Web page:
Universal Credit is a new benefit for people of working age who need financial support. It is designed to top up your income to a minimum level.
It is being introduced in stages and the government aims to have it fully rolled out by 2025 – so you may not need to claim it yet.
If you already claim one of the six benefits that will be eventually be replaced by Universal Credit, you will continue to do so for now.
At the moment you will only need to claim Universal Credit if you have a change in your circumstances that would normally mean you would be looking to make a new claim for one of the these (or have been sent a ‘migration notice’).
The key principles of Universal Credit are:
- It is a means tested benefit so whether you will receive any, and how much you get, will depend on our personal circumstances, your income and any savings you have.
- It does not matter whether you work or not, or how many hours you work.
- It is claimed online, and you maintain your claim online.
- It is a monthly benefit – which means it reassessed and paid as a lump sum every month into your bank account.
- The amount you receive usually includes support for your rent – so you will responsible for paying this yourself.
- Universal Credit claimants have a claimant commitment – this outlines what they have to do in exchange for receiving it.
What it’s replacing
The benefits Universal Credit is replacing are:
The benefits Universal Credit is replacing are…….
These are sometimes referred to as the ‘legacy benefits’.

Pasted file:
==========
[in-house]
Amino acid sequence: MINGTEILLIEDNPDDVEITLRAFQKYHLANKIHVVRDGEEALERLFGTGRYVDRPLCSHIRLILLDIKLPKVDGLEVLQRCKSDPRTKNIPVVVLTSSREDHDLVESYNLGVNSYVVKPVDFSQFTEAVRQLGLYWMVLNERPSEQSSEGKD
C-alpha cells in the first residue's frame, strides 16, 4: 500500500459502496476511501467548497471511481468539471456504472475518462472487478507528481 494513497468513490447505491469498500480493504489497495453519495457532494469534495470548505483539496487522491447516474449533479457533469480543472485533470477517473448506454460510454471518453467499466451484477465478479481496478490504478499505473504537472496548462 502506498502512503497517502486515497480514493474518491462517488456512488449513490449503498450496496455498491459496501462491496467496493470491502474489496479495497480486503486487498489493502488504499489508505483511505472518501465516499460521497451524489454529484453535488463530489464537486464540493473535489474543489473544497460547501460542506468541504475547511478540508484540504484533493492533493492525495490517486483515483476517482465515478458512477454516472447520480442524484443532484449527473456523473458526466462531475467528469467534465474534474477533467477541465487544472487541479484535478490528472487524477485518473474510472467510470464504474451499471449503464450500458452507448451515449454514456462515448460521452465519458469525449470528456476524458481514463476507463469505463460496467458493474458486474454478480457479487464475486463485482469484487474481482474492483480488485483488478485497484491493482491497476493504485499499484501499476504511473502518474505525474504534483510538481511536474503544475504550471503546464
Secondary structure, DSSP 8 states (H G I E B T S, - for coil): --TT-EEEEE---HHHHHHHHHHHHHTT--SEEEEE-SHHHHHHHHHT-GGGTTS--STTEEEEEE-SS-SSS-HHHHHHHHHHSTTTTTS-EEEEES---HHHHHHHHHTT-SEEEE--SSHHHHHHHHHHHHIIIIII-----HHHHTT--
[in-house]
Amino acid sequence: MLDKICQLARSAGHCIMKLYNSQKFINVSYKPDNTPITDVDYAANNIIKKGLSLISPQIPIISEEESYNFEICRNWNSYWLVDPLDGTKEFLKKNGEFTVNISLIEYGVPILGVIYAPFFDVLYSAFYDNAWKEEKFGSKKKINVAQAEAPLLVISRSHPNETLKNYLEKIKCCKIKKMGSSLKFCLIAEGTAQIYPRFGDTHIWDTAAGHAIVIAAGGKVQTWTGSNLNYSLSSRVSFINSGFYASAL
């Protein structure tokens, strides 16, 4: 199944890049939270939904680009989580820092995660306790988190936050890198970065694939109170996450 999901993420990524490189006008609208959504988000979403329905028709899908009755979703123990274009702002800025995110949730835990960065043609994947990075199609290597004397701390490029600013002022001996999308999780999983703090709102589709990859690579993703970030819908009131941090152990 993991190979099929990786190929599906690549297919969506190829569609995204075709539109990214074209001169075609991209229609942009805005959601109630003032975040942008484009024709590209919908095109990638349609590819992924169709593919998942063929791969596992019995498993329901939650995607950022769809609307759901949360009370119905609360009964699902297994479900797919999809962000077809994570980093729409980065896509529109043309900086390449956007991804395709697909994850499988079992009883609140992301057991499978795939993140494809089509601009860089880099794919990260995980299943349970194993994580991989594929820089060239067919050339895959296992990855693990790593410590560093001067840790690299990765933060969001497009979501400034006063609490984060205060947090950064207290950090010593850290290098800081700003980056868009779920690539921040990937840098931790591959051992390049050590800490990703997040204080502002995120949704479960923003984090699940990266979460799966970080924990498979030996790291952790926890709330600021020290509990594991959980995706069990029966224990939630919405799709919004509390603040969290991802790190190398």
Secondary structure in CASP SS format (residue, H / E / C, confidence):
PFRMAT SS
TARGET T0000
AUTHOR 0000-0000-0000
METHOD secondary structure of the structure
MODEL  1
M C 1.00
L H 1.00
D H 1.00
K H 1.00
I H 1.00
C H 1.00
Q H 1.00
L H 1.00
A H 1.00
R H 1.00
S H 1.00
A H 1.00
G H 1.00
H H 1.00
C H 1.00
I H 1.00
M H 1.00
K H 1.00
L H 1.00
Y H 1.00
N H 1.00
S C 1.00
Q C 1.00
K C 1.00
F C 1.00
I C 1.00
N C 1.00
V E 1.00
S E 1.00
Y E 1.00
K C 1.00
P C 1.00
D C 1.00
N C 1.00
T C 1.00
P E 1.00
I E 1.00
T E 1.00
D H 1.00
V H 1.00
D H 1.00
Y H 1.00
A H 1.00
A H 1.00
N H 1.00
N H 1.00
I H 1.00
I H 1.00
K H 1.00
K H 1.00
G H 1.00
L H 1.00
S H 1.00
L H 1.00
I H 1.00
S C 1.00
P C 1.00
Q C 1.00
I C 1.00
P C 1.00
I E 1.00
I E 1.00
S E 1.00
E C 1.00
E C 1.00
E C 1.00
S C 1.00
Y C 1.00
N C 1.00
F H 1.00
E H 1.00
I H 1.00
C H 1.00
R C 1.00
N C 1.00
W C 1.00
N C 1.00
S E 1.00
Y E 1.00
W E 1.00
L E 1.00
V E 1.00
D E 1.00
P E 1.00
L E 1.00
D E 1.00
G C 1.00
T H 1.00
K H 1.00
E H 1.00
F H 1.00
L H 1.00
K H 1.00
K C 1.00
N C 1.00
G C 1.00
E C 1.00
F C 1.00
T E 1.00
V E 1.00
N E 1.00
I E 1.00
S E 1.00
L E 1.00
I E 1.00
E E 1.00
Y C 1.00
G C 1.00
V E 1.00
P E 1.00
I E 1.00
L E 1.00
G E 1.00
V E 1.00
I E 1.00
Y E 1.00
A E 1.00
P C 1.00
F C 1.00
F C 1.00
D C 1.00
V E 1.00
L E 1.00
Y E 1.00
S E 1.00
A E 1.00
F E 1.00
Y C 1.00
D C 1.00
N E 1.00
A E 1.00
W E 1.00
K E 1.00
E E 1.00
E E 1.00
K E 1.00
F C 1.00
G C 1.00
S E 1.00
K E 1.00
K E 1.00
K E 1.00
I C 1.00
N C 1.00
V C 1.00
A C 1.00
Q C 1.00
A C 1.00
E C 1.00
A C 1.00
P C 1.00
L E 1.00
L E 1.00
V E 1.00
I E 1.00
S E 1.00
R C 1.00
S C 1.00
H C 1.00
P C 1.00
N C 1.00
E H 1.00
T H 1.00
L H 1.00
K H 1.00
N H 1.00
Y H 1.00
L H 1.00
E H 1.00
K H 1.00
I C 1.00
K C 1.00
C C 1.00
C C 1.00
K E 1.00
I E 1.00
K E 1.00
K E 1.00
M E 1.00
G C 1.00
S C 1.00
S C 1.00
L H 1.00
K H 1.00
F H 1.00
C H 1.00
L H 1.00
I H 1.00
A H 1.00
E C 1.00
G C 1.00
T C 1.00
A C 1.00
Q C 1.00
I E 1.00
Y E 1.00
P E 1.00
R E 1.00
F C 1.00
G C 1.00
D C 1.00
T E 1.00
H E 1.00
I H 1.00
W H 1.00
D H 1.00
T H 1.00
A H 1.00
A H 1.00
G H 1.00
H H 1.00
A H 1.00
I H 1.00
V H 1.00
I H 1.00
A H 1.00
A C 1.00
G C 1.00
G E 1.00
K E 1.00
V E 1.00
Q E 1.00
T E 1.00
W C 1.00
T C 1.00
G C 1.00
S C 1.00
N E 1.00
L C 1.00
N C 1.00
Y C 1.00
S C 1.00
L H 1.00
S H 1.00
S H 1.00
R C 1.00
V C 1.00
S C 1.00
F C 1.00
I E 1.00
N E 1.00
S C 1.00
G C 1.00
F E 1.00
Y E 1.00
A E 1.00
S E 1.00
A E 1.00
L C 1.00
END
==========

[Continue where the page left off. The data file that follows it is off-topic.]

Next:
All other benefits remain to be claimed and paid as normal.
If you are getting one or more of these benefits you do not need to do anything now.
Find out when you will need to claim – click here.
How can i prepare for UC?
Frequently Asked Questions
I am working age and my partner is Pension Credit age – will we need to claim Universal Credit?
If you are making a new claim for benefit and one member of a couple is over Pension Credit age and the other one is under, it is still possible to claim Pension Credit instead of Universal Credit and Housing Benefit.
Pension Credit is usually more generous than Universal Credit. There can be a big difference between the amount of benefit you would receive through Pension Credit and Housing Benefit compared with how much Universal Credit you would be entitled to receive.
So if you are a mixed age couple not already claiming Pension Credit seek advice about whether you can claim, or what changes in your circumstances may mean you could claim.
When I claim Universal Credit does this include a claim for help with my Council Tax too, like the Housing Benefit form does?
No! Although the online claim asks if you are intending to claim Council Tax Support – you must make a claim separately, from your local council.
I work and get Working Tax Credit – what do these changes mean to me?
Certain changes in your circumstances, such as finishing work or taking on a new partner may mean you have to make a claim for Universal Credit instead. But if you do not have a change in circumstances which means you need to claim Universal Credit you may not need to move onto Universal Credit until at least 2019.
But if you want to move onto Universal Credit you can do so – you do not need to wait until a change in your circumstances means you have to (unless you have 3 or more children). So, you could get advice to check if you would be better off on Universal Credit – but seek advice before making any decisions!
Universal Credit will be paid to you on a monthly basis and as your earnings change the amount of Universal Credit will also change, so you may get paid different amounts every month. This means you will have to think ahead to manage your bills and rent.
If you are getting help with child care costs these can continue to be supported through Universal Credit, although only child care that you have paid to enable you to work will be considered (ie not child care for a day you do not normally work).